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Old 08-19-2016, 04:12 PM
 
Location: Arizona
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I think it is interesting with the once in a lifetime equity boom that has taken place since 2009 in New York City that they still have much higher unemployment then places in the midst of a huge agricultural and mining bust.

New York City has an unemployment rate of 5.6% despite being the center of finance and has been the massive beneficiary of the low interest rates of Brooklyn bred Yellen.

North Dakota which has had the massive oil and agricultural bust has an unemployment rate of 2.8%, meanwhile South Dakota has an unemployment rate of 2.5%

I just find it odd that despite the massive decline in Oil and Agricultural prices and huge manufacturing layoffs in the agriculture sector that the Dakotas still have lower unemployment rate then a city which is the epicenter of an area going through a once in a equity bubble.

Table 4. Civilian labor force and unemployment by state and selected area, not seasonally adjusted
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Old 08-19-2016, 06:56 PM
 
Location: Appalachian New York, Formerly Louisiana
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Could simply be a higher percentage because it's a lot more people? I'm just guessing with that.

However, NY state in general has been ailing pretty hard for a while now.
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Old 08-19-2016, 08:21 PM
 
Location: Minneapolis
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Unemployment is a trailing indicator. It usually peaks a year after the bottom of the bust and continues to stay high for a while after growth returns. It is likely that unemployment in areas with oil driven economies will be higher a year from now than today.
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Old 08-19-2016, 08:35 PM
 
Location: Brooklyn, New York
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Quote:
Originally Posted by lovecrowds View Post
I think it is interesting with the once in a lifetime equity boom that has taken place since 2009 in New York City that they still have much higher unemployment then places in the midst of a huge agricultural and mining bust.
New York's unemployment is usually US average + 1 - 2%, because of international immigrants coming in.

^ This formula only works when the country is doing well, during recessions it reaches parity. This has been true since unemployment stats have been measured.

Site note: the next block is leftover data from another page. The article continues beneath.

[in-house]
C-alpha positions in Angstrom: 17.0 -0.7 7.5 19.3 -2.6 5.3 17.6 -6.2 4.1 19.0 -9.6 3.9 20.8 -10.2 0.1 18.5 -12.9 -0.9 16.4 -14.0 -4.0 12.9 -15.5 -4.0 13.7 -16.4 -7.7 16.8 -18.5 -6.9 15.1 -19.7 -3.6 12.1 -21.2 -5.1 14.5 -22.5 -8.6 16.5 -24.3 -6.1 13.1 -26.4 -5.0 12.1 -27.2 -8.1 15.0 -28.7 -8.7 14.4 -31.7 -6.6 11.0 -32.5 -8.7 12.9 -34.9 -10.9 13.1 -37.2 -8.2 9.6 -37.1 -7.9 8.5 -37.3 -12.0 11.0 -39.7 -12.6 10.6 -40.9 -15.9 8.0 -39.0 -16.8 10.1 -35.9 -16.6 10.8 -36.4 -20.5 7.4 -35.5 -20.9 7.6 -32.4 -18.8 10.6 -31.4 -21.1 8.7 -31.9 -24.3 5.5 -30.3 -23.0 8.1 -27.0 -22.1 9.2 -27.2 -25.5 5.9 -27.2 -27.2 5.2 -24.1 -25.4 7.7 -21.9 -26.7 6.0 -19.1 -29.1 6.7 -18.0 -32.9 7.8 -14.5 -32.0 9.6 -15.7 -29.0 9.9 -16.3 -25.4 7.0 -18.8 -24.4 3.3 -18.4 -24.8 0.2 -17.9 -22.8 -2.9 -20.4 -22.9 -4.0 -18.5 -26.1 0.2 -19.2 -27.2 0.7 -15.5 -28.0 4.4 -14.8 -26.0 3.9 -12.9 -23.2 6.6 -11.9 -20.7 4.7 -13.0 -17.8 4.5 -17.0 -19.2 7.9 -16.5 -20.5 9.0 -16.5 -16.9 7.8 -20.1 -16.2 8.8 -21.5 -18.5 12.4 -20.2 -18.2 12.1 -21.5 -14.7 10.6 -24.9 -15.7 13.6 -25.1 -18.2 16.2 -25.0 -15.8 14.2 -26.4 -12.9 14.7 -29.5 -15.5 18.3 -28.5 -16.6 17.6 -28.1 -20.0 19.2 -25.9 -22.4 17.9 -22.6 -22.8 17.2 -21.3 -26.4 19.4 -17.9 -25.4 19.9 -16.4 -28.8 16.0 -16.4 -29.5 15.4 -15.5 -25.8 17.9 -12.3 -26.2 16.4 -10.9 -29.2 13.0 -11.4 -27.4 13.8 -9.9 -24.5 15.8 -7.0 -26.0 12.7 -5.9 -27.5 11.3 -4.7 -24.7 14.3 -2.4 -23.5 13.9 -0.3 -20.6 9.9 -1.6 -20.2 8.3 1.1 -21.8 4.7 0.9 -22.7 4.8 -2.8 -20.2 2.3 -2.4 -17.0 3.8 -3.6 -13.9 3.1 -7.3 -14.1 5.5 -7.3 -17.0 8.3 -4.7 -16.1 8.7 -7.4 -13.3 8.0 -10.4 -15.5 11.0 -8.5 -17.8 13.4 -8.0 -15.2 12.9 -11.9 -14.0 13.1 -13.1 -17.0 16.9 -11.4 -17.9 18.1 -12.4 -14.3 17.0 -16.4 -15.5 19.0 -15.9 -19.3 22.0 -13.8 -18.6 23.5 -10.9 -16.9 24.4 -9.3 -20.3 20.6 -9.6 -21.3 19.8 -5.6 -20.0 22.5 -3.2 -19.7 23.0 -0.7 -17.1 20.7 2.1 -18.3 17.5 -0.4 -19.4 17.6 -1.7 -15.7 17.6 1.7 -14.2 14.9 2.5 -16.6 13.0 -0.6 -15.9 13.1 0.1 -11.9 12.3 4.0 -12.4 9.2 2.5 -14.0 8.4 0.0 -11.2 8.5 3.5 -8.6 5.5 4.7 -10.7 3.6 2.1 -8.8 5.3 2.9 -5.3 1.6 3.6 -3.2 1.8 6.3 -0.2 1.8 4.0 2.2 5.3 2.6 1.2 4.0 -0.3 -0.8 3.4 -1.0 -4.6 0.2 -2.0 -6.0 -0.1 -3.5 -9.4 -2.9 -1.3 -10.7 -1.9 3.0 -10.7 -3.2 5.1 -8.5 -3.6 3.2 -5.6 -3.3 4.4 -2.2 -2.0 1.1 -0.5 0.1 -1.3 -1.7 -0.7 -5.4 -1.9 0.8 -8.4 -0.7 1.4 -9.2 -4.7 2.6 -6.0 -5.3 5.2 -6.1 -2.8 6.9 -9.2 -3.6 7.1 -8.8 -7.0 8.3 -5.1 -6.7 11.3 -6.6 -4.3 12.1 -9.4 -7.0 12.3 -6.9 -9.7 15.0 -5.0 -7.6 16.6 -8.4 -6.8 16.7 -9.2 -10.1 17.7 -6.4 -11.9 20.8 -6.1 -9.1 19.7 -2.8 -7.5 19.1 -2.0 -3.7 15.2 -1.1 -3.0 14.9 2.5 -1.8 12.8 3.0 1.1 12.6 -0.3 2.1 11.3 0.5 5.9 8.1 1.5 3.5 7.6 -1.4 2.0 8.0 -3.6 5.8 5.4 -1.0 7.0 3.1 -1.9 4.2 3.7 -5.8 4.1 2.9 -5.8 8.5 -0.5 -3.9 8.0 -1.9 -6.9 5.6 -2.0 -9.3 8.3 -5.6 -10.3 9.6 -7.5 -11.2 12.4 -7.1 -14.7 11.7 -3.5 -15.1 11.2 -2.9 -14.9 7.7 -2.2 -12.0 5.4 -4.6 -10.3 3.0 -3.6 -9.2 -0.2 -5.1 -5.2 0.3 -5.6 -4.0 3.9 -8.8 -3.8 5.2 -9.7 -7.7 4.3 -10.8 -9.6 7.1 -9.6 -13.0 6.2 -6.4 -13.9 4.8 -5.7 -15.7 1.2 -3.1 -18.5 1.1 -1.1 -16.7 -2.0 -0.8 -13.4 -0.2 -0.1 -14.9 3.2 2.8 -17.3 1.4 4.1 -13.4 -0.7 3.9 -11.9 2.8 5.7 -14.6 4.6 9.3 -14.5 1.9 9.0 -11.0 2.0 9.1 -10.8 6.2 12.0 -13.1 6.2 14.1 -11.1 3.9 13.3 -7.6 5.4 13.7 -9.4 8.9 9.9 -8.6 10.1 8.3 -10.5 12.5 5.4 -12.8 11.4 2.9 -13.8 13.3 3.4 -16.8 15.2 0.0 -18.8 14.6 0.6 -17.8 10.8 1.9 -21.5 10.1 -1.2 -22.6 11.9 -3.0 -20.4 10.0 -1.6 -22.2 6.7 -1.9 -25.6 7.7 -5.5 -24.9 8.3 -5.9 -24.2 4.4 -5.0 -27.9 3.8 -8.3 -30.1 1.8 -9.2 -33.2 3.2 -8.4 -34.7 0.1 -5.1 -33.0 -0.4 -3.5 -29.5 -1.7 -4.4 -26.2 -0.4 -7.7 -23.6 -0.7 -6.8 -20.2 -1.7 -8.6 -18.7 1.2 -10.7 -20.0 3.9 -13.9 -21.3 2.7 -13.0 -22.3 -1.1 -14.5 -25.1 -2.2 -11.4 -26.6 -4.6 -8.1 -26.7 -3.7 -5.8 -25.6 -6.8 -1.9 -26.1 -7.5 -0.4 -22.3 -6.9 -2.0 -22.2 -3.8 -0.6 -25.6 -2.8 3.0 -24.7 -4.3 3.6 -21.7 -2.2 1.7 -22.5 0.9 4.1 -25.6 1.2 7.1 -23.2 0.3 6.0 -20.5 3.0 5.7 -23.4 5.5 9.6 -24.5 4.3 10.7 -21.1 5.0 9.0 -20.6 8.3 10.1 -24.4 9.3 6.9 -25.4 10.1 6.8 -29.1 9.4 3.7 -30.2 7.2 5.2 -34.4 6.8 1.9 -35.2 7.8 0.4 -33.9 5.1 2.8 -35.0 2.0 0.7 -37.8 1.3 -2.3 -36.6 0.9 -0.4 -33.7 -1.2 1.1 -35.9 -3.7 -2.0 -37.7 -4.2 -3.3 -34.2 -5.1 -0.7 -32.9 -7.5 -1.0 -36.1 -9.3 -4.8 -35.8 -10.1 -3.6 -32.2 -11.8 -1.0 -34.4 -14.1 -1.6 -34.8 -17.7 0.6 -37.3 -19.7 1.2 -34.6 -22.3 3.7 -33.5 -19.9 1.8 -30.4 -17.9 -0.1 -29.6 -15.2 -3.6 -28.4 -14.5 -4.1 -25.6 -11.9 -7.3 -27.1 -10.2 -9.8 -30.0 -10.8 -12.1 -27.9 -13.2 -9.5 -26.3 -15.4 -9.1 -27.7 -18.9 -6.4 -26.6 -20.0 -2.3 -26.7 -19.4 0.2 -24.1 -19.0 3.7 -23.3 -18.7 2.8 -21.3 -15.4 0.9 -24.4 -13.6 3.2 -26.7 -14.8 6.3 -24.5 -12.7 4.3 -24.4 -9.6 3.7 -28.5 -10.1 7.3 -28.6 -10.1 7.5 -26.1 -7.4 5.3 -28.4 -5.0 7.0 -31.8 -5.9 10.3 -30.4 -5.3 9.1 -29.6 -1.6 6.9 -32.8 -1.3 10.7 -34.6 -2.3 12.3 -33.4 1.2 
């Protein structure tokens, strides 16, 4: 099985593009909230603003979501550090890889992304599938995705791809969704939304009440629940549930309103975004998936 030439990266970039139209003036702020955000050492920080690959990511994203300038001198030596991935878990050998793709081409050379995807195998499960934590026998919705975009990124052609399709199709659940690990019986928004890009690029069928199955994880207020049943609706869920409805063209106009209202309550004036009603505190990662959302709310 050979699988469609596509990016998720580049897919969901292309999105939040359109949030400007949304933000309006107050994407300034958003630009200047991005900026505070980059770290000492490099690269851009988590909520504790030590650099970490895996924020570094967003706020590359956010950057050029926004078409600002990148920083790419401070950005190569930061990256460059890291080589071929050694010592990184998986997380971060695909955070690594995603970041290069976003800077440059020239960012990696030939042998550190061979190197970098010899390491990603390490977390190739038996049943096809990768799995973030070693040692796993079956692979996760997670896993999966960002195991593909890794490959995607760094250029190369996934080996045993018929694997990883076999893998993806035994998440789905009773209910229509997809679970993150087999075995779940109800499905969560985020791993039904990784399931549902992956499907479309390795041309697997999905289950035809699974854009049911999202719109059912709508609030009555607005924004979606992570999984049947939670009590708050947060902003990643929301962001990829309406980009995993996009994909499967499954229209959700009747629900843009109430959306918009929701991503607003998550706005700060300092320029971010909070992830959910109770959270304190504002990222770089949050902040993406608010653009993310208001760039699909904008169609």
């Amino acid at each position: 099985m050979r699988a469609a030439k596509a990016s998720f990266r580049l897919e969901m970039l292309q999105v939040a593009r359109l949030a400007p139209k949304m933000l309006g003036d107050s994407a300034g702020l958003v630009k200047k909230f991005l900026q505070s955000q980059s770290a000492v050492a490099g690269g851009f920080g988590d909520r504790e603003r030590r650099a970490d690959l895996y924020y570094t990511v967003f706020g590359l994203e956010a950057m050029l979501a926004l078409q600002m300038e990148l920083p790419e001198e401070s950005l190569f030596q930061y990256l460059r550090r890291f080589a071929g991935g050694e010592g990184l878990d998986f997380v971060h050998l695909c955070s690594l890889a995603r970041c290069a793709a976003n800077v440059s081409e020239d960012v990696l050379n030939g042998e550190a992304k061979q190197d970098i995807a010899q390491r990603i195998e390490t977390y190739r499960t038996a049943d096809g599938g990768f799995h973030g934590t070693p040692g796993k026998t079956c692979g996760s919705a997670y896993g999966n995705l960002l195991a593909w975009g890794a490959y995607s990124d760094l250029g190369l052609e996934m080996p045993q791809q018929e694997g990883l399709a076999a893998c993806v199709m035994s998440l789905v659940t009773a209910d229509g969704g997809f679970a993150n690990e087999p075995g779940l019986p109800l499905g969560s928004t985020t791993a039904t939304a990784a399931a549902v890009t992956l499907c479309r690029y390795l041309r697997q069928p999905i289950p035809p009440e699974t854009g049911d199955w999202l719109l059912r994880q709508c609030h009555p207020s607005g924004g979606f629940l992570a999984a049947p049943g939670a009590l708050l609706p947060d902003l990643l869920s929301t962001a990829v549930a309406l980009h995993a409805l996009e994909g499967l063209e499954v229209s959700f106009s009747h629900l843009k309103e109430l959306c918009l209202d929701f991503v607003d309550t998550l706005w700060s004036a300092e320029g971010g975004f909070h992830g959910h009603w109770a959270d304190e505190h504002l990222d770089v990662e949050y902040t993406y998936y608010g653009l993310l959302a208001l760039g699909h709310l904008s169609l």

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Old 08-19-2016, 09:48 PM
 
Location: Live:Downtown Phoenix, AZ/Work:Greater Los Angeles, CA
27,615 posts, read 12,381,268 times
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Quote:
Originally Posted by lovecrowds View Post
I think it is interesting with the once in a lifetime equity boom that has taken place since 2009 in New York City that they still have much higher unemployment then places in the midst of a huge agricultural and mining bust.

New York City has an unemployment rate of 5.6% despite being the center of finance and has been the massive beneficiary of the low interest rates of Brooklyn bred Yellen.

North Dakota which has had the massive oil and agricultural bust has an unemployment rate of 2.8%, meanwhile South Dakota has an unemployment rate of 2.5%

I just find it odd that despite the massive decline in Oil and Agricultural prices and huge manufacturing layoffs in the agriculture sector that the Dakotas still have lower unemployment rate then a city which is the epicenter of an area going through a once in a equity bubble.

Table 4. Civilian labor force and unemployment by state and selected area, not seasonally adjusted
As a former NYer, I can tell you that NY state is really two states, Greater NYC and Upstate, which is everything north of I-84/Poughkeepsie. Upstate peaked in the 60's&70's, mainly in Buffalo and Rochester, then ever since the second 70's recession, it's been slowly downhill since. Binghamton got truly ravaged by IBM pulling out and EndicottJohnson folding up shop